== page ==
The exercises presented in this article have been selected based on two main factors: EMG tests which measure the amount of electrical activity in the deltoid muscles and an how well the exercise can accommodate a specific load. For example, you may be able to perform an overhead barbell press with 190lbs but you’ll only be able to use 40lbs dumbbells doing lateral raises.
Some exercises are simply a better choice, like the press in our example, even though the lateral raises light the EMG much more. For each of the exercises below, we’ll give a thorough explanation of why it made the list and how to best use it to your advantage.
Barbell Push Press
The push press is a movement which allows you to load more weight compared to a strict press (or do more reps). That’s because you can use a bit of a leg drive to get the weight moving straight off the bottom position. It’s considered to be a whole-body movement for developing explosive power, so it may not fully isolate and engage all the deltoid heads compared to if you do it seated or as a strict press.
With the barbell firmly placed on your upper chest, bend the knees slightly and with the balls of your feet firmly pressing the floor, explode with the barbell upwards. Your entire lower body, core, triceps, upper pecs, and delts are involved.
As already mentioned, this is more of a power/strength movement than a classic bodybuilding exercise, however building strength here can have big carry over to many other movements and help you load up more plates on them. What’s more, performing movements which engage multiple muscle groups at the same time boost muscle-building hormones’ release better than movements that don’t.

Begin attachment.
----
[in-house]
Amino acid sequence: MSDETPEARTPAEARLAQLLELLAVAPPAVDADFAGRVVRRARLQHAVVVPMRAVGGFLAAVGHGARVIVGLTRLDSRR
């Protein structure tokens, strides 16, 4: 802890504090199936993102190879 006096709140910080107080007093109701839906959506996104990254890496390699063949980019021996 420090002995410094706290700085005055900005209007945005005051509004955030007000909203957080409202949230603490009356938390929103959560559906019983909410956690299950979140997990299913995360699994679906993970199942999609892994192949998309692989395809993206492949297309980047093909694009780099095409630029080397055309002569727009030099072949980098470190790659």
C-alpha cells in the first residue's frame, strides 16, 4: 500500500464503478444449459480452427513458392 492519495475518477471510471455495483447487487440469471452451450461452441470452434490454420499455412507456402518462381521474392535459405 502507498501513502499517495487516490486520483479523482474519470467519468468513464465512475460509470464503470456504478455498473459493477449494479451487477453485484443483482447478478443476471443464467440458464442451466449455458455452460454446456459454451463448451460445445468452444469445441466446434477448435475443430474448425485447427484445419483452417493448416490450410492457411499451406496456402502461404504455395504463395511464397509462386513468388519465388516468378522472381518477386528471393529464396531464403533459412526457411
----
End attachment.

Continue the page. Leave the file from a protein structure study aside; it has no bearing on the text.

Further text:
Since this press variation engages so many muscle groups, you shouldn’t be doing it every workout. Doing compound movements such as these too frequently can quickly fry up your CNS (Central Nervous System). That is why, when you do use them, do them first in your workout, after a thorough warm-up, of course. This isn’t an exercise you should be doing each shoulder training session, but it’s a great choice when you’re trying to increase power and strength.
Standing Military Press (Barbell or Dumbbell)
When you see how the standing military press is performed, it’s a push press but without the leg drive. This makes it a better isolation exercise, however not entirely so. It is a quite demanding exercise which involves several muscles, as well as several joints. It can be placed between the push press and the seated press, as it still allows for a bit of momentum to be used, as well as increased muscle activation when lifting the weight compared to the seated press.
Hold the barbell placed onto your upper chest, and press it straight overhead, finishing just short of elbow lockout. Keep your knees slightly bent to absorb any “wobbles” in your center of gravity and relieve some of the stress placed on the lower back muscles.
Barbell and dumbbell variation are both included here. Studies have shown that doing the dumbbell version triggers a greater degree of EMG activation, however, performing this exercise with dumbbells is a lot harder and it does not allow for a greater weight to be lifted. Always make sure that you maintain a neutral hip position. Getting the hips forward or sticking the b**t back can cause real damage to your lumbar spine in the long term.
Just as the push press, the standing military (strict) press is a multi-joint movement, which means it substitutes many other pressing movements, some of them included in our list. After a good warm-up, choose a relatively challenging weight for you, but not one so heavy that you’ll lose your form. If your triceps are a bit weaker, get a pair of dumbbells instead of a barbell, since they don’t engage the triceps that much.
Dumbbell incline rows